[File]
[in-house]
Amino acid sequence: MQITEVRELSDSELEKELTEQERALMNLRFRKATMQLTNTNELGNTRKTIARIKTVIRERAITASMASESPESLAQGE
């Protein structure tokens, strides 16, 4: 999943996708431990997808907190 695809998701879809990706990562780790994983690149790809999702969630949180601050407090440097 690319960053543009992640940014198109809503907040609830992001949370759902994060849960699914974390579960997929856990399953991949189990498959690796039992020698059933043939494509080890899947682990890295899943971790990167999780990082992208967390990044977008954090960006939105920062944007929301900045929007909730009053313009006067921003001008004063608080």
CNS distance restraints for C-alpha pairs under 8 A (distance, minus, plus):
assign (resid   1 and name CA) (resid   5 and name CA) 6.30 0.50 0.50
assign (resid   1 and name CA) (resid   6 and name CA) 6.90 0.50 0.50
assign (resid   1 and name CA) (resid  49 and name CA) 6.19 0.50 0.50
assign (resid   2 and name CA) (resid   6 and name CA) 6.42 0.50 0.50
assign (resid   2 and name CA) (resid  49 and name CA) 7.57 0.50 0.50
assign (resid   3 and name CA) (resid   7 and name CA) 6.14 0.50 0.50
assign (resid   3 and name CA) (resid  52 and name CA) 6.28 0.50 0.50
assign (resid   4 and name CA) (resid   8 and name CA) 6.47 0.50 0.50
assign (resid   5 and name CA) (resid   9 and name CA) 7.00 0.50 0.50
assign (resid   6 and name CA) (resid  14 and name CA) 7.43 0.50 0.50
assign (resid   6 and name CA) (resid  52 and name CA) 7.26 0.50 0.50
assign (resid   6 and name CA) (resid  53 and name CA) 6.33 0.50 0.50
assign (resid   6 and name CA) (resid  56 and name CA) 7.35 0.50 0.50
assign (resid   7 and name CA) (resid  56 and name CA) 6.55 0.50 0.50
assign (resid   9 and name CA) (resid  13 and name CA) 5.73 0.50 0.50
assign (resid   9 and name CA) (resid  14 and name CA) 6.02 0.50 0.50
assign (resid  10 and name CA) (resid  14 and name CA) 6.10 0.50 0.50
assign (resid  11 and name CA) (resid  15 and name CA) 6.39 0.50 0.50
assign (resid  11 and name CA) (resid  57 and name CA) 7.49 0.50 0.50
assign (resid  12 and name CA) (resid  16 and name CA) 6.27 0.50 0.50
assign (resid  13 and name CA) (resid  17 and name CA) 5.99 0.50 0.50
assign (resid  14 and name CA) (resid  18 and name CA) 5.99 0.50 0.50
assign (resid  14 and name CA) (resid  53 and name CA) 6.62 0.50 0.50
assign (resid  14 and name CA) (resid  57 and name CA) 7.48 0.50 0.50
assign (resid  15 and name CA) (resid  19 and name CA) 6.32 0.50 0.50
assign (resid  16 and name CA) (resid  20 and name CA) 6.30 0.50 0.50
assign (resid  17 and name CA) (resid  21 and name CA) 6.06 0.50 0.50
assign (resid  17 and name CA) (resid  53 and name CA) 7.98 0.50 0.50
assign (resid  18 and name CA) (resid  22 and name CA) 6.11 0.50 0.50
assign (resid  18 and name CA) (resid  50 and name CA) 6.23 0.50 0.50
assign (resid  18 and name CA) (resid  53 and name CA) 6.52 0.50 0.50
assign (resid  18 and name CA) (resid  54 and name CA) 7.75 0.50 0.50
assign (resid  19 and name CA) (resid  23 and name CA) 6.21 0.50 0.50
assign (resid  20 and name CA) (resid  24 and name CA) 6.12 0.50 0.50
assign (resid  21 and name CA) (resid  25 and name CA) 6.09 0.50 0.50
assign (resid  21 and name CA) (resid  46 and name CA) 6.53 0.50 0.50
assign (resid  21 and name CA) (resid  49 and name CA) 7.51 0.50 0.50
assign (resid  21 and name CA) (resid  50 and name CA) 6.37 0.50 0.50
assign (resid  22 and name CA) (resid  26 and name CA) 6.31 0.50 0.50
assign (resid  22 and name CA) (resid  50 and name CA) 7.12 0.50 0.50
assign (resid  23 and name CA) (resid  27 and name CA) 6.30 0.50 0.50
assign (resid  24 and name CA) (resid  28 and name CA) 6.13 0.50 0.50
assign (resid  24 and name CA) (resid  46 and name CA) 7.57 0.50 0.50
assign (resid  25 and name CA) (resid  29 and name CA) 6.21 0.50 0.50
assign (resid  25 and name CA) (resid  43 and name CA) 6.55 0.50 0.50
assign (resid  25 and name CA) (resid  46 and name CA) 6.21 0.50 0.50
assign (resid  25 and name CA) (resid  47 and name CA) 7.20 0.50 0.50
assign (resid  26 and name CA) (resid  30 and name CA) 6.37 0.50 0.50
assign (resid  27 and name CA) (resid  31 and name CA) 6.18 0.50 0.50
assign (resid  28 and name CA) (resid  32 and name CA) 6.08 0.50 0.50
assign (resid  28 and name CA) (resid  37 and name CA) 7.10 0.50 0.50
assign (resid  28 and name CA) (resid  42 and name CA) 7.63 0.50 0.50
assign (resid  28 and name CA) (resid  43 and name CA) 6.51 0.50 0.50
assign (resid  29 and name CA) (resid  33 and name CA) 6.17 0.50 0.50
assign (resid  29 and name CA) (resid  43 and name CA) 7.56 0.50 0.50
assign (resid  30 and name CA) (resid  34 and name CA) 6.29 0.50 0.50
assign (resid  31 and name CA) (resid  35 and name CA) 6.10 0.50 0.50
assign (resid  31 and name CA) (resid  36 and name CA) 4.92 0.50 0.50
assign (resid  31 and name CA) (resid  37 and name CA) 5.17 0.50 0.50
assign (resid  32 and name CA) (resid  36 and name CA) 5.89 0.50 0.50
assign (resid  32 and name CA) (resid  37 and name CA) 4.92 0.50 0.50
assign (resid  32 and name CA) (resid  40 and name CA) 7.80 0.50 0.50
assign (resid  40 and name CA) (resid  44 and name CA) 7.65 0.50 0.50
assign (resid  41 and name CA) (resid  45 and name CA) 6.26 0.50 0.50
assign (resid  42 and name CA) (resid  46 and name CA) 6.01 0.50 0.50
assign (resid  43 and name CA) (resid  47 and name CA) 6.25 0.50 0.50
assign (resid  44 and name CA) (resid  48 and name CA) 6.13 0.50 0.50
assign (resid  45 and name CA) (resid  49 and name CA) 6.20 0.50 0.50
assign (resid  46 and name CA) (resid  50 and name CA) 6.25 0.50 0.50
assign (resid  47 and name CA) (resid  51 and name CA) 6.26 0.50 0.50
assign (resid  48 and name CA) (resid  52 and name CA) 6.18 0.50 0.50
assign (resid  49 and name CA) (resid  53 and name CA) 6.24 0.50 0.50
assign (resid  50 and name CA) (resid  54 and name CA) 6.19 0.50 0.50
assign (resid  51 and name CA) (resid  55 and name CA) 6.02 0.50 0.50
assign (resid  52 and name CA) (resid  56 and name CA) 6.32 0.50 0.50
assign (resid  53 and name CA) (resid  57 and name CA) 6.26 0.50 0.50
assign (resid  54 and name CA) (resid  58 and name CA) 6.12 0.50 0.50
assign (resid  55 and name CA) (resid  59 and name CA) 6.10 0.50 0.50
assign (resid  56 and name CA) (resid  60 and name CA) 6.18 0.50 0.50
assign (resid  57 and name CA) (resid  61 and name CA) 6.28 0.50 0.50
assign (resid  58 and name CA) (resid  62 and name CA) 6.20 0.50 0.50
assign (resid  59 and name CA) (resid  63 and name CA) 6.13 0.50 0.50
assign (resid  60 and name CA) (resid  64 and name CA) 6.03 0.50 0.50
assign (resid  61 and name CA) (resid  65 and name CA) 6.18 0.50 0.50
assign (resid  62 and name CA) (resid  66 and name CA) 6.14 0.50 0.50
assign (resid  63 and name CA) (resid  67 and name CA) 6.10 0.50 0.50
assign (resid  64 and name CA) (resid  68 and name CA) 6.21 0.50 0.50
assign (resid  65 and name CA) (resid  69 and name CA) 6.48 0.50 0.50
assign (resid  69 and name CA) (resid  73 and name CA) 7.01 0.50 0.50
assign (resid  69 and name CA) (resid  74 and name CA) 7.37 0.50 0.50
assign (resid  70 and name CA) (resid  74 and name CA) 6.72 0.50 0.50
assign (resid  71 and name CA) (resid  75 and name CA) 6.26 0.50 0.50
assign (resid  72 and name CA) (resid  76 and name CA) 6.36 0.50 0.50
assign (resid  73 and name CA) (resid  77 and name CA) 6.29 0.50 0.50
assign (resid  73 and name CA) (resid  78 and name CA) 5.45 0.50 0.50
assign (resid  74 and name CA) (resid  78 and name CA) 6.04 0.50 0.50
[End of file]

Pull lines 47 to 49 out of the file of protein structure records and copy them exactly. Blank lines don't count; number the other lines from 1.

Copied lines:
assign (resid  24 and name CA) (resid  46 and name CA) 7.57 0.50 0.50
assign (resid  25 and name CA) (resid  29 and name CA) 6.21 0.50 0.50
assign (resid  25 and name CA) (resid  43 and name CA) 6.55 0.50 0.50